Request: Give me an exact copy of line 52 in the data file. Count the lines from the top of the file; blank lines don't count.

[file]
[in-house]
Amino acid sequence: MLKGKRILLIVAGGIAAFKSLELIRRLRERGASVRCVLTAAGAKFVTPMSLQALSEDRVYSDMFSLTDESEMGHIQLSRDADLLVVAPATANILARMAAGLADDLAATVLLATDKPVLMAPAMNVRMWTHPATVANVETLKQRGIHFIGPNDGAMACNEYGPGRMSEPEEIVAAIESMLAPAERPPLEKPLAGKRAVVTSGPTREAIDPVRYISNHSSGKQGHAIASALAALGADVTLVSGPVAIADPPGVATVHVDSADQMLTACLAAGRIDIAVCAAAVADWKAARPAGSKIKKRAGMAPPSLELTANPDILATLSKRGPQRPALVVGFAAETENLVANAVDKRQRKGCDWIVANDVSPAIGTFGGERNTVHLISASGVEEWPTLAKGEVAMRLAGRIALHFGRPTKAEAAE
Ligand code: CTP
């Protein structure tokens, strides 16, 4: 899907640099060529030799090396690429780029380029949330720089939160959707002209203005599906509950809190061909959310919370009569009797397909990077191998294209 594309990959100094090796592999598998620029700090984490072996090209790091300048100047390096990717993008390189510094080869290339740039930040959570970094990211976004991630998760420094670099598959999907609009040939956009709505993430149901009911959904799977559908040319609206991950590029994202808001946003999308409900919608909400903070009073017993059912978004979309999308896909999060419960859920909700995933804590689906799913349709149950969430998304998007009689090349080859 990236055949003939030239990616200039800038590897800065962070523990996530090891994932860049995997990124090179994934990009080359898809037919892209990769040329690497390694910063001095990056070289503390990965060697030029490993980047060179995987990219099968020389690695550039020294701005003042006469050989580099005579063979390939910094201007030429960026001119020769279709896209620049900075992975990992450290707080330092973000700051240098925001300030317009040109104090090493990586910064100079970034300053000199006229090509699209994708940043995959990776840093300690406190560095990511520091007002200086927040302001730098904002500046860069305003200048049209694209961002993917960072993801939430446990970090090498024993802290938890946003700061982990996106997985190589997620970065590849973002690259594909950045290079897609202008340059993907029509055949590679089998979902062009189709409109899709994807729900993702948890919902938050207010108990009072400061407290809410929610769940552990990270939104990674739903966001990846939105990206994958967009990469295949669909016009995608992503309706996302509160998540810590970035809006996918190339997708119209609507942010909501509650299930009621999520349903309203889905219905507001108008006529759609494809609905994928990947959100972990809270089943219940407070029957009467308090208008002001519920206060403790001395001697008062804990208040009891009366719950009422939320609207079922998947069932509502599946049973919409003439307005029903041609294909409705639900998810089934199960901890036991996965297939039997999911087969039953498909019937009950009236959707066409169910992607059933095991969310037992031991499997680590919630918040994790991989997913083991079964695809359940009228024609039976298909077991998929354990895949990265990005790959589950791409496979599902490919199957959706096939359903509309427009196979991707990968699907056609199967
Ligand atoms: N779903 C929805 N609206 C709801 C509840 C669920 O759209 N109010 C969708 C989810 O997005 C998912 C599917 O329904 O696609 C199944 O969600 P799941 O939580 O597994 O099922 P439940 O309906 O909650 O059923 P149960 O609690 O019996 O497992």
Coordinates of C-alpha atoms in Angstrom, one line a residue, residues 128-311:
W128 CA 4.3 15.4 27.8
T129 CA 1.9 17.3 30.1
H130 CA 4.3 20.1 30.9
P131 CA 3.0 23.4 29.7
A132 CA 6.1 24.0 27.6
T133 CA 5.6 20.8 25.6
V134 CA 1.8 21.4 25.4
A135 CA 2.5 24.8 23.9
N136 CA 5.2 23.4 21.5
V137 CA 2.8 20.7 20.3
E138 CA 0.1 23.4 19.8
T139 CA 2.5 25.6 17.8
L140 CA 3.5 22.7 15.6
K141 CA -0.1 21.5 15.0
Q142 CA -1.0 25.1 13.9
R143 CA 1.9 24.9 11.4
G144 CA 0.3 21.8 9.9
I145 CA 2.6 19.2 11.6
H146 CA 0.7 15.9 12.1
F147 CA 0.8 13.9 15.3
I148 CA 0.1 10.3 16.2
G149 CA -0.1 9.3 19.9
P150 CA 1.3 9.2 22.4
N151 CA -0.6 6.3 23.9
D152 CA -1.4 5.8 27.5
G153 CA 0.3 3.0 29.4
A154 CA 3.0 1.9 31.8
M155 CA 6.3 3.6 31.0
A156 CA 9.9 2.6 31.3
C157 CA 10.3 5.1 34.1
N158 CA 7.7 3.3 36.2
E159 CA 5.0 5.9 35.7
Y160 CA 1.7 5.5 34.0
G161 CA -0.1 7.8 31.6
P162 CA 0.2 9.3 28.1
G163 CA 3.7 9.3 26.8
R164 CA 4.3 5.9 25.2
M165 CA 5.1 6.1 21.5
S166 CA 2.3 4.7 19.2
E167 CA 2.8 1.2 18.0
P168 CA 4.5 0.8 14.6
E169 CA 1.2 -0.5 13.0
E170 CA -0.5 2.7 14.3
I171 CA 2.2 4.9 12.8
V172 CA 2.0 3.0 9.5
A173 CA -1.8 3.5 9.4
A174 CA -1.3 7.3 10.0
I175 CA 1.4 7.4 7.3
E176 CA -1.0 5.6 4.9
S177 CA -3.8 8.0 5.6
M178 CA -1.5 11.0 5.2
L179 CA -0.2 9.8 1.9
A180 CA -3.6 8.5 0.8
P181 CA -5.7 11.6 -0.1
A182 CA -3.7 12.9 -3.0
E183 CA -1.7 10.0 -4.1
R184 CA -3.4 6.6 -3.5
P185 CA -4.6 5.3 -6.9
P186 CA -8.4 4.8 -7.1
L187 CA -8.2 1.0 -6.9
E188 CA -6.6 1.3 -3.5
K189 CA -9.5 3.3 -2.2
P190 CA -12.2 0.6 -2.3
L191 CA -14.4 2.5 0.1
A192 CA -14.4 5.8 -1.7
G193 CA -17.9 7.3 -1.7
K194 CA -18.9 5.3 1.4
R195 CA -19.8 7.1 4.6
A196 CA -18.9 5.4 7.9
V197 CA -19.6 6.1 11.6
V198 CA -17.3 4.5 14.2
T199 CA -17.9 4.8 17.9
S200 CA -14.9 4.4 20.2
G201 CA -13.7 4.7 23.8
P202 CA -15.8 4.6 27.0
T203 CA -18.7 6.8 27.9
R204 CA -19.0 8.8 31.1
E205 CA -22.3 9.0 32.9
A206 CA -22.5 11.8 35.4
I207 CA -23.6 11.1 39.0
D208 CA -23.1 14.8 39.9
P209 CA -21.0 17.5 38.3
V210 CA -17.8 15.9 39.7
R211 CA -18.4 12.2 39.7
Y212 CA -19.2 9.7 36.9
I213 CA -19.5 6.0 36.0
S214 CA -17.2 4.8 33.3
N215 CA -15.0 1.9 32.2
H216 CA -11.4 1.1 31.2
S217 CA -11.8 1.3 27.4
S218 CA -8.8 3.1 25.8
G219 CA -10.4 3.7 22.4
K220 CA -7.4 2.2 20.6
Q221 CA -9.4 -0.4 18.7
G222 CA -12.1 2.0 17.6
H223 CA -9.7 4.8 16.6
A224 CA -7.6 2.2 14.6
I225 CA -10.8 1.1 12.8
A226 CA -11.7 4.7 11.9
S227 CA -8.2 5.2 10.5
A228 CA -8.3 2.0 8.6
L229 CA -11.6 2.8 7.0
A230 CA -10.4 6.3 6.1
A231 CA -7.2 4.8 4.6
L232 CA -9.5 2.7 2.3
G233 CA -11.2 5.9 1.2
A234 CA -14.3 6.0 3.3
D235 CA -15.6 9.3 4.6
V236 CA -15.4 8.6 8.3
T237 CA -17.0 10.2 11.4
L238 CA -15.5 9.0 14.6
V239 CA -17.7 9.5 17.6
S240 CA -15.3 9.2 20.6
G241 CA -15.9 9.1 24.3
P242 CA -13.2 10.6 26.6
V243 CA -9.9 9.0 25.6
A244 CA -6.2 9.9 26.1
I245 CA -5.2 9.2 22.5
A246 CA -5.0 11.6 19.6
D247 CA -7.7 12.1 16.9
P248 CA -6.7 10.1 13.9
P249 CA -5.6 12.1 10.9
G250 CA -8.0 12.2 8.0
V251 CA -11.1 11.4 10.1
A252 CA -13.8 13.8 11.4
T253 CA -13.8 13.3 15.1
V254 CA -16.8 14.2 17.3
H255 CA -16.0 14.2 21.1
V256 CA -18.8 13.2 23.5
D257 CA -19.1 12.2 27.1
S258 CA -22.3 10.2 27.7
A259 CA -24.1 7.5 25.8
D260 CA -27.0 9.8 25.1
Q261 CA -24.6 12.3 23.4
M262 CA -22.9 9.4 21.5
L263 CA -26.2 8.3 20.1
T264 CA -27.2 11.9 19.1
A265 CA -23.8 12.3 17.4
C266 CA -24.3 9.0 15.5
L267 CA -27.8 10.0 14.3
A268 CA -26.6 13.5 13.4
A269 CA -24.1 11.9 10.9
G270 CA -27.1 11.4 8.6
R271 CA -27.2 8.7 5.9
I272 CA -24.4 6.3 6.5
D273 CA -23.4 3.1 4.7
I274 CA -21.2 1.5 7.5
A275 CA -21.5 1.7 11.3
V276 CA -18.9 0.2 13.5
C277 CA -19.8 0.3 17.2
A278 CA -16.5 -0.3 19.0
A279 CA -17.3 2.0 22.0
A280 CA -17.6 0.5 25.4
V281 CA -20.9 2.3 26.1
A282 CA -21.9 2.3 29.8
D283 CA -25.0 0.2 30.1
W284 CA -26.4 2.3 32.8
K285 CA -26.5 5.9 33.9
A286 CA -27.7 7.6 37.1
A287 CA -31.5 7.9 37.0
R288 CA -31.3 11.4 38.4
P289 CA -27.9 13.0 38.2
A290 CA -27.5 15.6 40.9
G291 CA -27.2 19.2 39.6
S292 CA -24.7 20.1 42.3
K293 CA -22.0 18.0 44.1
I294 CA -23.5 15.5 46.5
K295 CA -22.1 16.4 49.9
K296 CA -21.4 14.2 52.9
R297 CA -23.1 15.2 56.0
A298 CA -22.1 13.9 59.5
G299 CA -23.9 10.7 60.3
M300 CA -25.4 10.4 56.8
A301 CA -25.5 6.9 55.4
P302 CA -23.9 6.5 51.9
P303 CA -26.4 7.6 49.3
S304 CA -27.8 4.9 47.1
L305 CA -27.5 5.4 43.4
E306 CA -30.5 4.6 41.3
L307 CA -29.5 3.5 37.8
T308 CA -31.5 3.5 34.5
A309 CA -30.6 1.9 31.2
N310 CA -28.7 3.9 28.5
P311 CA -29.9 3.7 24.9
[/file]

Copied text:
A173 CA -1.8 3.5 9.4